Two things in life give me instant gratification: perfume and wine gums. But while one rots my teeth and piles on the pounds, the other - no matter how bad my hair day - makes me feel beautiful.
I'm in good company. Cleopatra was known for her love of perfume, liberally applying lotus and rose oil to her upper lip.
'We know she made her own perfumes and would certainly have worn it to increase her powers of seduction,' says Mandy Aftel, perfume historian and author of Fragrant: The Secret Life Of Scent.
'She didn't solely rely on her looks. Cleopatra believed that smelling divine was the real key to a man's heart,' she says.
And according to scientists, Cleopatra was right. Perfume really can make us more attractive.
'Humans are mammals and though we're highly evolved, we have inherited mating mechanisms from the animal kingdom. One of the factors that influences our partner choice is smell,' says Tim Jacob, emeritus professor at the School of Biosciences at Cardiff University.
We react in an involuntary way to smell because our noses are connected to synapses in the unconscious part of the brain (the piriform cortex), which governs the subconscious mind.
The power of the subconscious mind is extremely strong. If we like someone's smell, they become instantly more attractive to us, and vice versa,' says Roja Dove, master perfumer at Urban Retreat Perfumerie in Harrods.
Small wonder, then, that perfumers spend vast amounts of time and money creating fragrances that evoke positive feelings of satisfaction and sensuality.
And there are ingredients with a proven track record of evoking other strong subconscious reactions.
'Vanilla, an ingredient in many perfumes, is a smell that's stronglyassociated with pleasure,' says Professor Jacob.
'Just think of confectionery and the feelings of happiness that go with traditional childhood treats.'
Lavender, another common ingredient in perfume, has been shown to calm and soothe the mind, while citrus smells evoke images of health and cleanliness.
So powerful is our unconscious reaction to smell that perfumers claim wearing certain scents will make a woman seem younger, more athletic or even slimmer than she actually is.
So what are the perfect perfumes to make others think we're slim, sexy, sporty or sophisticated?
Harrods' Roja Dove picks his favourites . . .
FLIRT WITH FLORALS
Vanilla, an ingredient in many perfumes, is a smell that's strongly associated with pleasure
Floral perfumes can take years off a woman, as long as the smell is subtle.
However, if it's cloying or overpowering, the effect can be ageing.
Anything that overwhelms our senses can begin to smell stale and musty, and these are scents that the unconscious mind associates with age.
Vivacious yet subtle scents of peony, lily of the valley and orange blossom will evoke images of spring and youth. Perfumes such as Balenciaga's Florabotanica (£56, Debenhams) or Love Story from Chloe (£65, Debenhams) use floral notes that create an impression of youthful energy.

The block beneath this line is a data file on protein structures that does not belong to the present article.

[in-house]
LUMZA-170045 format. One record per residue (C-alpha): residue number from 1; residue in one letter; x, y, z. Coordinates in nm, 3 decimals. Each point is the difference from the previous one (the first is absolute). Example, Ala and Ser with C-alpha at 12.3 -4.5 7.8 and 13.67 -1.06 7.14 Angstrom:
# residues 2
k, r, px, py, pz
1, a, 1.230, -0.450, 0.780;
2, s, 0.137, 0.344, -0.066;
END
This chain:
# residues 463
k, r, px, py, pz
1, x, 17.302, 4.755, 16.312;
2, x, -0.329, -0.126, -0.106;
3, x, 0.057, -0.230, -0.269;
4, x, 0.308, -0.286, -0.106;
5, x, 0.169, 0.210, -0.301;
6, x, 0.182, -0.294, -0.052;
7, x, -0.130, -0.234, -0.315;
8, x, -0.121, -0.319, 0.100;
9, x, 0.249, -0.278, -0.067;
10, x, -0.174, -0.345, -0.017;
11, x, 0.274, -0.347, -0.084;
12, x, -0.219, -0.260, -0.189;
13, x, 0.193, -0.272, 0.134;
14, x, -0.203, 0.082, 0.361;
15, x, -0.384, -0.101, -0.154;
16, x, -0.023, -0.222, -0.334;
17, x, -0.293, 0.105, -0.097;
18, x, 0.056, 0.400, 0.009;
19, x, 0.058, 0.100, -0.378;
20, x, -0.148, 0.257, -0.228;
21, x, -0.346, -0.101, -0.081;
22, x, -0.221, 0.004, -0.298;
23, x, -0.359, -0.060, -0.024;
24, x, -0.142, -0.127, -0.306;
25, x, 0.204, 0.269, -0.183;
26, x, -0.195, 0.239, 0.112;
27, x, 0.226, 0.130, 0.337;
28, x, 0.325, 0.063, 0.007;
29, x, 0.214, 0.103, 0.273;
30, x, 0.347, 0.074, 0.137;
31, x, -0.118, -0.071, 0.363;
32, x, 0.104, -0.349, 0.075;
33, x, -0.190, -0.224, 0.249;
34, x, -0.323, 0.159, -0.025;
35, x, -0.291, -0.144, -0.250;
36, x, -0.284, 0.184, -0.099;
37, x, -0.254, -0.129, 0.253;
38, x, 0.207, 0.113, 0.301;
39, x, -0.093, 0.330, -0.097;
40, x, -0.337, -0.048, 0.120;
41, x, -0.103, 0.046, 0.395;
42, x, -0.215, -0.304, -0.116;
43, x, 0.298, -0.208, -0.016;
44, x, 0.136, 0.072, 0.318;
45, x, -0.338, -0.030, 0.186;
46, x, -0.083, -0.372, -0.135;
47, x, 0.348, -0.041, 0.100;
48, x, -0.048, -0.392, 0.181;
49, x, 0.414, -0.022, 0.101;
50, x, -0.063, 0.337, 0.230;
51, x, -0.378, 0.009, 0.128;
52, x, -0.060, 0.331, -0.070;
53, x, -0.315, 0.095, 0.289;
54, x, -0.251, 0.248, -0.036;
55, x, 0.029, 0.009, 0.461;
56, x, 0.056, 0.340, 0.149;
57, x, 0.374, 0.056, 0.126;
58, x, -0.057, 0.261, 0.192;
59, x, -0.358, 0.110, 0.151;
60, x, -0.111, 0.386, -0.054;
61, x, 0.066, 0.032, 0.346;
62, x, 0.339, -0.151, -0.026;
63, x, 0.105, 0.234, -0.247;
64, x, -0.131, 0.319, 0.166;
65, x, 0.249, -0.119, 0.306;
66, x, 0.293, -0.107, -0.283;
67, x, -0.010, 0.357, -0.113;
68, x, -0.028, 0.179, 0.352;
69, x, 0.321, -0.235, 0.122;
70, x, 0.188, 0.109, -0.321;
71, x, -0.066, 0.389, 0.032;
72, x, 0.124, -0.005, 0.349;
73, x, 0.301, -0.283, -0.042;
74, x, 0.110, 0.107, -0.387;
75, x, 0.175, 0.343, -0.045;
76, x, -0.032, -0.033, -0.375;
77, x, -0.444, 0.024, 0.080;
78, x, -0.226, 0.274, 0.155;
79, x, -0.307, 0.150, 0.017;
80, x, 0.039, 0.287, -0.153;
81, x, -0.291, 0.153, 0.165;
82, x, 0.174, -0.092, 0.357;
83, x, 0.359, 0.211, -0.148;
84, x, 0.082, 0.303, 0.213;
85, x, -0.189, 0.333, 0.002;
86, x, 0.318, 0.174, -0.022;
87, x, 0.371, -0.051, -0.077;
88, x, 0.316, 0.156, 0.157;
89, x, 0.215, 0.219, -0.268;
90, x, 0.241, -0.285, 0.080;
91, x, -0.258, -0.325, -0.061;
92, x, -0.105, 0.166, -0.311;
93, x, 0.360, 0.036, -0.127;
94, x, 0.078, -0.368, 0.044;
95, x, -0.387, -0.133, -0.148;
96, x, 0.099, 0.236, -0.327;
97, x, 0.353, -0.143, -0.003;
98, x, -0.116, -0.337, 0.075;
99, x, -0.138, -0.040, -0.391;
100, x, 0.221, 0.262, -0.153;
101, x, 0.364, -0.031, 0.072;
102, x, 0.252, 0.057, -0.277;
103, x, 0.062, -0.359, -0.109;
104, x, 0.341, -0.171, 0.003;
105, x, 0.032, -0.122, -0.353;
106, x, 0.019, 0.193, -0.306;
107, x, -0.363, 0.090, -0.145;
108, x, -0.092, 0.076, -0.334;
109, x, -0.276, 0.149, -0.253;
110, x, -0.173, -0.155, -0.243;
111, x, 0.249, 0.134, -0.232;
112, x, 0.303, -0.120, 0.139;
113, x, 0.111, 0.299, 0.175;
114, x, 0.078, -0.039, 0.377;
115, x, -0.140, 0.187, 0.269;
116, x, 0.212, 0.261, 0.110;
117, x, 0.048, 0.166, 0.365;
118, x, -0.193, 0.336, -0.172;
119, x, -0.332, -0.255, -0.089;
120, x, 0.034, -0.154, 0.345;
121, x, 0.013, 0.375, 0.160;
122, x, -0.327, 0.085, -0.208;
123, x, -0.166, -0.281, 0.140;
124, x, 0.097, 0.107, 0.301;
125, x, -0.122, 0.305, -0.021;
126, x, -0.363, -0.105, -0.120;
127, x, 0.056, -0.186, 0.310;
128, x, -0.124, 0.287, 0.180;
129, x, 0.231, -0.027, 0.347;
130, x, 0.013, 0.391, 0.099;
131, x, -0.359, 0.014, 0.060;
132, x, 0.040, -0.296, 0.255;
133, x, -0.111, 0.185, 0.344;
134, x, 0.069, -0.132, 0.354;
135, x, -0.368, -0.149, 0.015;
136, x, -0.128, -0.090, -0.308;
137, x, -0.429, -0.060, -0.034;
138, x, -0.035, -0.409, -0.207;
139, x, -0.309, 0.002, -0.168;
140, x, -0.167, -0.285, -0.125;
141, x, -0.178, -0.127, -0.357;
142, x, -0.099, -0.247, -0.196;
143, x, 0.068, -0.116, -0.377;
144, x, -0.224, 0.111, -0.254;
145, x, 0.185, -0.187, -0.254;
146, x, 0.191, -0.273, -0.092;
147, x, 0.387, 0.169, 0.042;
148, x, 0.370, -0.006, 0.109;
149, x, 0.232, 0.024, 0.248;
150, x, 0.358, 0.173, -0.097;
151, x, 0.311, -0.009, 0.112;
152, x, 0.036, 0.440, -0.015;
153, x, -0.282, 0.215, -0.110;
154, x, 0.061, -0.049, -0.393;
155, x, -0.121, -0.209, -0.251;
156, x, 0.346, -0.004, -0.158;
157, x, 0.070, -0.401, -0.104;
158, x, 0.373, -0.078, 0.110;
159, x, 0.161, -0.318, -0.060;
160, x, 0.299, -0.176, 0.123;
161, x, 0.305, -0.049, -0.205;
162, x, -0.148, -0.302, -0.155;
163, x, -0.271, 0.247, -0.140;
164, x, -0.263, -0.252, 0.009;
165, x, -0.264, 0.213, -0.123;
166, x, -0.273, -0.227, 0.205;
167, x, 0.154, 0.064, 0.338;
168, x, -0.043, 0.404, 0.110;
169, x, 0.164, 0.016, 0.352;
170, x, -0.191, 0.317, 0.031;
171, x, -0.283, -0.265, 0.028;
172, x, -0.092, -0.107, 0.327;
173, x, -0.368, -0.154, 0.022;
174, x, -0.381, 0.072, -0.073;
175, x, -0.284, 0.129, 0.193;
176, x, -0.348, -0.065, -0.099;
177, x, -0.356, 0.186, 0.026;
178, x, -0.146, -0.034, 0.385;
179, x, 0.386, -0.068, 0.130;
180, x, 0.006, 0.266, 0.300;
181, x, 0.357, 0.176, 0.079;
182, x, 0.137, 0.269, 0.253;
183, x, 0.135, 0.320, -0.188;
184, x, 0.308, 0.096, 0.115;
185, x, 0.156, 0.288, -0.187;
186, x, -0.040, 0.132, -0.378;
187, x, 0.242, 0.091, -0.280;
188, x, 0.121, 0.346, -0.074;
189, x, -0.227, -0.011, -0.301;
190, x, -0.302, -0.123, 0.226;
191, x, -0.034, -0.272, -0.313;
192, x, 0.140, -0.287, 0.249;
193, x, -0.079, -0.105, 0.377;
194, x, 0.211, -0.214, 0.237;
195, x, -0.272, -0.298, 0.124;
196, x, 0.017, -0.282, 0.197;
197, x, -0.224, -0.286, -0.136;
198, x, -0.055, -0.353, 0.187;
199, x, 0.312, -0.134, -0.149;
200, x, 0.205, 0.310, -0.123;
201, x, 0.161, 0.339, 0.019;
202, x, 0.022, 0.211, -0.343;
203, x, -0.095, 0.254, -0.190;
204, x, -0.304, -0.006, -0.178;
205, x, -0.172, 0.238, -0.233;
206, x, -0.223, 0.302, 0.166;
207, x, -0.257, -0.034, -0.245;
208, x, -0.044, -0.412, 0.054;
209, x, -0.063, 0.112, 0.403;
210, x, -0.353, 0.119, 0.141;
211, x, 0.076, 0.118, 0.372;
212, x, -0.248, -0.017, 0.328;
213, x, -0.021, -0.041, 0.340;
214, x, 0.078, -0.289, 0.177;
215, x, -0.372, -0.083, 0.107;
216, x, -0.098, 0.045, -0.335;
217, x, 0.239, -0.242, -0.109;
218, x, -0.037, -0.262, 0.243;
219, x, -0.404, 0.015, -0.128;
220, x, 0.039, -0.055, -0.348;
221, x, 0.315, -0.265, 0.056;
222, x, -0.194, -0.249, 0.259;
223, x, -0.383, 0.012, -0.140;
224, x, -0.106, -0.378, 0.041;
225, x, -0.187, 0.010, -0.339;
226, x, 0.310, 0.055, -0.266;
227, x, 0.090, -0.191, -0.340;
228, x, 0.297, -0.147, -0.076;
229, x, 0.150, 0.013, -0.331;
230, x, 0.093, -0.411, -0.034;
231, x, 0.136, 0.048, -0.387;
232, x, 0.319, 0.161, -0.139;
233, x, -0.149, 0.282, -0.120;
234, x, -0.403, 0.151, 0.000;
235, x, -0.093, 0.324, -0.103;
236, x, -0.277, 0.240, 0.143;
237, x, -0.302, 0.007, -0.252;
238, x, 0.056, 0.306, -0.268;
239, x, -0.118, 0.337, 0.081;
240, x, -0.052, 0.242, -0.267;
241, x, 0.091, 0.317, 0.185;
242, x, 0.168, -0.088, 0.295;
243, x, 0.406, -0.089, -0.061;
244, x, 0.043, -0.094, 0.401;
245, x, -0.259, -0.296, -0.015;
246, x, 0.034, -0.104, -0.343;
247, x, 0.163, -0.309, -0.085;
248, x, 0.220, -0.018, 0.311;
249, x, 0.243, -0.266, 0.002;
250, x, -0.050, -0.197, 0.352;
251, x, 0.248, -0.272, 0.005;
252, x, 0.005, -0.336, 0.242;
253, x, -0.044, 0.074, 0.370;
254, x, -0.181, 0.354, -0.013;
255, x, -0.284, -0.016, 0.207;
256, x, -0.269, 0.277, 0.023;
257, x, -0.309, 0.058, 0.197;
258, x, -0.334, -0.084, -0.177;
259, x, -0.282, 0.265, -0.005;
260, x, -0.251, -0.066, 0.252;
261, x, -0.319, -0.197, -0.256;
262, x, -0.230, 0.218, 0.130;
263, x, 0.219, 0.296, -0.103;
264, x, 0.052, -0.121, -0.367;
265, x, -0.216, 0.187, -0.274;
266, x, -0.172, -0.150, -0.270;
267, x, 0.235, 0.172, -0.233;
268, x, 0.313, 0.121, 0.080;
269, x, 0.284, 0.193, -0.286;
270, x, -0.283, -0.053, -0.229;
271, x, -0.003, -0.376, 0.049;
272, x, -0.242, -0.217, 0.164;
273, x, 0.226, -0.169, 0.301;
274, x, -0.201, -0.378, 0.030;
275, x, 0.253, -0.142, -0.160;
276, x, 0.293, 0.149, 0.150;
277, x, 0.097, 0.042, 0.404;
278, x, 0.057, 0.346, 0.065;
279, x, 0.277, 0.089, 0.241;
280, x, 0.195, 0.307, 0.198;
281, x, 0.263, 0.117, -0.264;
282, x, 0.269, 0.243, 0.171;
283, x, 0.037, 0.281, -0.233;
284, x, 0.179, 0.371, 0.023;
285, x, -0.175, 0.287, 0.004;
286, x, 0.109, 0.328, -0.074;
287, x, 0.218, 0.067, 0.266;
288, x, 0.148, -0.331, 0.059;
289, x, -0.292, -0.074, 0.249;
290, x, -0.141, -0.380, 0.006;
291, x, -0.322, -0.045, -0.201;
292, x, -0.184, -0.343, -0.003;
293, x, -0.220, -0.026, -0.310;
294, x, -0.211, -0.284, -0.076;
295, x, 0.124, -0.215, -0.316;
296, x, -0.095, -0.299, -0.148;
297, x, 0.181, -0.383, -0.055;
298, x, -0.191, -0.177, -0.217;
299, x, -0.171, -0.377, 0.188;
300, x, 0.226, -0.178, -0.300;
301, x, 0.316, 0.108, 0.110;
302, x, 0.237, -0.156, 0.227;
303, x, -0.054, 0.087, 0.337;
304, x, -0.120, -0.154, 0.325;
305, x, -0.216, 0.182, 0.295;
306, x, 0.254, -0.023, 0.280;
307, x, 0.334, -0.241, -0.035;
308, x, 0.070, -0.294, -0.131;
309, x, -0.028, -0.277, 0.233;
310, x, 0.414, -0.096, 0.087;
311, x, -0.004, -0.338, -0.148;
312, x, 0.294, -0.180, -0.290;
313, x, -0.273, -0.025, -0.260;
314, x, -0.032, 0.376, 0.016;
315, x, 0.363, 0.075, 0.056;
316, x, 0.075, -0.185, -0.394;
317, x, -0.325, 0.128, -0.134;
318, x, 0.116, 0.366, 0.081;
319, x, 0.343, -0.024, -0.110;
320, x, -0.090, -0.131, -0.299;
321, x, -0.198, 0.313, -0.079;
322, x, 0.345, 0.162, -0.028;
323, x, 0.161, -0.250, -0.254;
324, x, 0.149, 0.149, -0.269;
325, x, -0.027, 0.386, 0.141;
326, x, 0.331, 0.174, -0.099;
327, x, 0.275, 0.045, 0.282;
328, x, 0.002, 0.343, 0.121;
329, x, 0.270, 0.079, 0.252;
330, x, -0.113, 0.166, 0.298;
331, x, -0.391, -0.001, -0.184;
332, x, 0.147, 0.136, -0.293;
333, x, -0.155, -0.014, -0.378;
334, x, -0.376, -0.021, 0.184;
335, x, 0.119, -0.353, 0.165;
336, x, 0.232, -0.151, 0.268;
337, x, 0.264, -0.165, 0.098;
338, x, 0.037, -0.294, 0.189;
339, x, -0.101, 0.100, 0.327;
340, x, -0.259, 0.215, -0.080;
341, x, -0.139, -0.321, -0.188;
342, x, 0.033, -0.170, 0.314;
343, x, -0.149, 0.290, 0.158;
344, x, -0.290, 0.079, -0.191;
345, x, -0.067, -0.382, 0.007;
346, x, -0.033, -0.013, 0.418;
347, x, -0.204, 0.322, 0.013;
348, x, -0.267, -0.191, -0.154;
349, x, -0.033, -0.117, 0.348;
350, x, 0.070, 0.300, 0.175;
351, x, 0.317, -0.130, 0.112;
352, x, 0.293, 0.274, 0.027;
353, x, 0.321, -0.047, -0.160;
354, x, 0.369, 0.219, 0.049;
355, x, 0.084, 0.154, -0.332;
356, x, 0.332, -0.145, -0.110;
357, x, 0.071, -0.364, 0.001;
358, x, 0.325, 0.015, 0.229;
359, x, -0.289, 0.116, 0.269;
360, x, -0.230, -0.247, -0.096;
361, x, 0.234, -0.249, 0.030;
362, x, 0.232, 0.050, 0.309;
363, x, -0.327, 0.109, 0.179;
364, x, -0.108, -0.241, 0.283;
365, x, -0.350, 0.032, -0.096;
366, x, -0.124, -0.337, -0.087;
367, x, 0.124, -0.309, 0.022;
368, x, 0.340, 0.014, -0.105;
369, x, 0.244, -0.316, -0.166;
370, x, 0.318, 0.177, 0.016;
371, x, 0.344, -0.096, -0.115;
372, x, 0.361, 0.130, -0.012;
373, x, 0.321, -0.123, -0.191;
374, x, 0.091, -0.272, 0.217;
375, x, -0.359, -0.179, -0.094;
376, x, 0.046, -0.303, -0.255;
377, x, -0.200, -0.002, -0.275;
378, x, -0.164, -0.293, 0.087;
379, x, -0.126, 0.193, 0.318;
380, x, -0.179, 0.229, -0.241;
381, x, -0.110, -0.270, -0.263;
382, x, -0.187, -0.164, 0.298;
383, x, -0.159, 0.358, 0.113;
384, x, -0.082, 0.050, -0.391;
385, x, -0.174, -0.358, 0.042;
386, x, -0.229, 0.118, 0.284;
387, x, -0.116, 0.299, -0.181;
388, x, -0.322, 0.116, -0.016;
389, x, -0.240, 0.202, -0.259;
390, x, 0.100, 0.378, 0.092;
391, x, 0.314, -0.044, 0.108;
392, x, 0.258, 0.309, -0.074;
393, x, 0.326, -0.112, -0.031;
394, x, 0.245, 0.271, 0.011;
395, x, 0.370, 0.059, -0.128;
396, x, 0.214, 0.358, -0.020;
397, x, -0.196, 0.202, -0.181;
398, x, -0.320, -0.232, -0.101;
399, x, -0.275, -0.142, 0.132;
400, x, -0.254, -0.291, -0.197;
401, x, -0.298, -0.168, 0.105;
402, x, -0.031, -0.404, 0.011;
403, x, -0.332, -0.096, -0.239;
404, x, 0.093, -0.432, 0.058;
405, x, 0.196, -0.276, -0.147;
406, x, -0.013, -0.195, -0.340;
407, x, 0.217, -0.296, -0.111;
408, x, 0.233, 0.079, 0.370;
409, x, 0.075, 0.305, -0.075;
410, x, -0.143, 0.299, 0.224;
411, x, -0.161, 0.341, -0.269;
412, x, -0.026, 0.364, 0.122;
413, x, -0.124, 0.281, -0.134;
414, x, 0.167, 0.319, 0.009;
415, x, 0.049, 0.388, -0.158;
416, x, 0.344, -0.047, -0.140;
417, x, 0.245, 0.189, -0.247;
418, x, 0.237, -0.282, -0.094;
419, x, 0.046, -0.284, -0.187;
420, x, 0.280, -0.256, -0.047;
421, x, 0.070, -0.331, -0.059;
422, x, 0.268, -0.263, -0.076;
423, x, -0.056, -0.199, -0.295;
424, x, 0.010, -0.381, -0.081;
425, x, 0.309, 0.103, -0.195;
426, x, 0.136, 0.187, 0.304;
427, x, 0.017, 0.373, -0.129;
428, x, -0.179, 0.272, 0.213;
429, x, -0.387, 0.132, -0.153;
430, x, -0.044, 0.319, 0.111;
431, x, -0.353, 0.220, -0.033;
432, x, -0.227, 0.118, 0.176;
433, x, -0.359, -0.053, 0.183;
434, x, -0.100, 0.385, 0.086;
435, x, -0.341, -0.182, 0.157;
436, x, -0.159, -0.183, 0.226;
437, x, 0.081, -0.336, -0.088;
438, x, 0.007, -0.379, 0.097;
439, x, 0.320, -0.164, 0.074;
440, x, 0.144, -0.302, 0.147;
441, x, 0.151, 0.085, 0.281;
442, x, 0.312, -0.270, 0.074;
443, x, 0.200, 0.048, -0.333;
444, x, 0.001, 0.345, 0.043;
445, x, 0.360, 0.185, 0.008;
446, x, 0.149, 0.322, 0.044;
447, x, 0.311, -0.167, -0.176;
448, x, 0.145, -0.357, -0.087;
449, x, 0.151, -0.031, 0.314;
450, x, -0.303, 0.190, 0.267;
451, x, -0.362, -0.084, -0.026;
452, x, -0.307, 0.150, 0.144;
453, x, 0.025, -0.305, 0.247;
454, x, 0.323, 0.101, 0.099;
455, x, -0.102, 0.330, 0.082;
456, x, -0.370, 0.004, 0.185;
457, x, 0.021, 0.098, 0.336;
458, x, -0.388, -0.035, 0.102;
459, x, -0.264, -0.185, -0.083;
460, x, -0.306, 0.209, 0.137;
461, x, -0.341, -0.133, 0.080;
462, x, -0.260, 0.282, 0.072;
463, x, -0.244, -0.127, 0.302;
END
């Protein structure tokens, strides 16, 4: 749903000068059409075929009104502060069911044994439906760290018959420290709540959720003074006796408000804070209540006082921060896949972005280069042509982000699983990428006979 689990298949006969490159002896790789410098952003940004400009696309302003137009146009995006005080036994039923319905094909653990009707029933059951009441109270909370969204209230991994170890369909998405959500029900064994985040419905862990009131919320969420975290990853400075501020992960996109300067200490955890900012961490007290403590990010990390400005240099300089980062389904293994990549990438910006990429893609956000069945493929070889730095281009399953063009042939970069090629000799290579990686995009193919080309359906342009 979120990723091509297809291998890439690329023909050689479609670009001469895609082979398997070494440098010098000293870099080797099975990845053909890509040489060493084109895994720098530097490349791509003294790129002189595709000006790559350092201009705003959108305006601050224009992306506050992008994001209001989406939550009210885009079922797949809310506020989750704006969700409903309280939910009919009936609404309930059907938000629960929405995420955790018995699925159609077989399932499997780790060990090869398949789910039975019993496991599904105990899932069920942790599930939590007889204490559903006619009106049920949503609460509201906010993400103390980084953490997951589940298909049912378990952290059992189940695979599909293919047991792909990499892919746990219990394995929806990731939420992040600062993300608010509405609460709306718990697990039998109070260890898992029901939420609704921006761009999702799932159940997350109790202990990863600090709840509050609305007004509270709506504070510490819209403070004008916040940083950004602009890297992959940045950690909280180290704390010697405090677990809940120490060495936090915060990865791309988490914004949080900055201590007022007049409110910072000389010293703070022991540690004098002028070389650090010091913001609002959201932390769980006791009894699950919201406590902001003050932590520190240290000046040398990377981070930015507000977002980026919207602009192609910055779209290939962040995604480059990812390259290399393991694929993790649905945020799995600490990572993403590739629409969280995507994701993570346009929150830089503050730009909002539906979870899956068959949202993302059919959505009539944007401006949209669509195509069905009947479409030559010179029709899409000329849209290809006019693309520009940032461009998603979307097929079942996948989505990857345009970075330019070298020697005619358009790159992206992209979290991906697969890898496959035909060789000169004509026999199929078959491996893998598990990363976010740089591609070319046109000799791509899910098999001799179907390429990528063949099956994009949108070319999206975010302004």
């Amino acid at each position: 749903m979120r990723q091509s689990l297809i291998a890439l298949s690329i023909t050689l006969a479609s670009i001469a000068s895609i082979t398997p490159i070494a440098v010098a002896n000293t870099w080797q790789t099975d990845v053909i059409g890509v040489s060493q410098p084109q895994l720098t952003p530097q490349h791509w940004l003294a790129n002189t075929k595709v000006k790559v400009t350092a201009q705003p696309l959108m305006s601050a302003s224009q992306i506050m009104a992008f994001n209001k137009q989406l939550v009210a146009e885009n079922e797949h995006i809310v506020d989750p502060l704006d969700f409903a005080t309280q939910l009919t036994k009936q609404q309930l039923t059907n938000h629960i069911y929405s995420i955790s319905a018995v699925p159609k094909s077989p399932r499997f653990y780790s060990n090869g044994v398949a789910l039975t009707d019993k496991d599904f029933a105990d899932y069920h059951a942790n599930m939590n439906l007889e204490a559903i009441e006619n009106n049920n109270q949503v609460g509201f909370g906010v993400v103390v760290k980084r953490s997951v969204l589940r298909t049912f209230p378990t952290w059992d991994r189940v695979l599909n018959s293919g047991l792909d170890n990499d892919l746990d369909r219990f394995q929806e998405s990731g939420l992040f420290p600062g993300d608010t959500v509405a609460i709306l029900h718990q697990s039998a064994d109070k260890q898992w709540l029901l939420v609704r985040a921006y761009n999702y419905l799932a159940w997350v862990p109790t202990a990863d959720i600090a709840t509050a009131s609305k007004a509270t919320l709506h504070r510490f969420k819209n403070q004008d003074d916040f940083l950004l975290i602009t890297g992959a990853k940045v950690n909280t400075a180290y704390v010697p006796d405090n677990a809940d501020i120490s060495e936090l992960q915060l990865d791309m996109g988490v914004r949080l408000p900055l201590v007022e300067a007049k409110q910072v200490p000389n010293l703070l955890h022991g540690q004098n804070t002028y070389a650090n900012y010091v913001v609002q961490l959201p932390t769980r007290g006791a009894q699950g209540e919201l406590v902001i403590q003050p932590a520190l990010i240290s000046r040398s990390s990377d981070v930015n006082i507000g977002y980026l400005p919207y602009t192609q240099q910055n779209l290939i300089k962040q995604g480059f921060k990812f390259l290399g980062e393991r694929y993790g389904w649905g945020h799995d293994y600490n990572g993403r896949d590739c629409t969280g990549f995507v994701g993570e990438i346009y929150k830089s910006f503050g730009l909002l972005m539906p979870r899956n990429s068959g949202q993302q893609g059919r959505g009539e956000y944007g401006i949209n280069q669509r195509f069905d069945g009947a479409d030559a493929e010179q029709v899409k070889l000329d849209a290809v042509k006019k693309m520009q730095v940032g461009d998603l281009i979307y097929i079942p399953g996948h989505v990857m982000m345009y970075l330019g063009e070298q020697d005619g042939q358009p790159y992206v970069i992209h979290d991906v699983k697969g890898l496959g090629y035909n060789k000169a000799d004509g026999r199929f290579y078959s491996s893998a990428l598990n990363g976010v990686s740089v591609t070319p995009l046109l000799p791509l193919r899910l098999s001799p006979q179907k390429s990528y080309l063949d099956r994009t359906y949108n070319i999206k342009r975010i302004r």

They're flirty and fun, like actresses Helen Mirren and Felicity Kendal.
RAMP UP YOUR SEX APPEAL
Vanilla is an aphrodisiac that enhances sensations of pleasure across the central nervous system.
Therefore, it's no wonder that so many perfumes use vanilla as a base note.
Applied to the nape of the neck or dabbed lightly behind the ears, the smell is intensely seductive. For serious sex appeal you need a slightly heavier scent, one which comes from the perfume group we call the Orientals.
These are perfumes based on vanilla with touches of sandalwood, patchouli or coumarin, which is found in conker beans.
The fragrances are sensual - they speak of arousal and passion. Think rich, luxuriant velvet as opposed to bright, clean cotton.
Try Guerlain's Shalimar, (£62, John Lewis), L'Ambre Des Merveilles by Hermes (£82, House of Fraser) or Armani's Si (£64, John Lewis) for a date night your husband won't forget.
WAFT AWAY THE YEARS
Perfumes with a bright, breezy, citrus scent evoke images of health, youth and the outdoors.
Lemon has long been associated with a fresh, youthful vivacity, so perfumes with citrus notes combined with florals will have associations of vigour and energy.
Opt for perfumes such as Tom Ford's Private Blend White Suede (£142, John Lewis) or Givenchy's Dahlia Noir (£63, Boots) to knock the pounds off in an instant.
You may never run a marathon, but you'll smell like someone who does (in a good way).
SMART AND SASSY AROMAS
If you've got a tricky meeting or job interview, you'll want to appear calm, competent and chic.
The fragrance equivalent of an exquisitely tailored Chanel suit is a perfume from the Chypre family.
This group of fragrances is blended with uncompromising clarity, made up primarily of woody scents: juniper, cedarwood and bergamot and citrus top notes.
Cartier's Eau De Cartier (£46, House of Fraser) or Bottega Veneta Essence Aromatique (£60, John Lewis) are perfect examples of understated statement perfumes.
If a perfume can make you appear to be the sort of person who reads Proust at bedtime rather than Hello! magazine, it's going to be one of these.
GIVE YOURSELF A MOOD LIFT
Clean, energising citrus notes with hints of healing, soothing jasmine and lavender work best to dispel gloom, spread joy and your spirits.
These scents have been shown to have anti-depressant and rebalancing effects.
It really is true that a little lavender essence sprinkled on your pillow at night will help you sleep peacefully, leaving you calm and re-energised for the day ahead.
Try Clarins' Eau Dynamisante (£39, John Lewis), Fendi's L'Aquarossa (£64, Harrods) or, for a really lovely lavender feel, Marc Jacobs' Daisy Eau So Fresh (£72, Debenhams).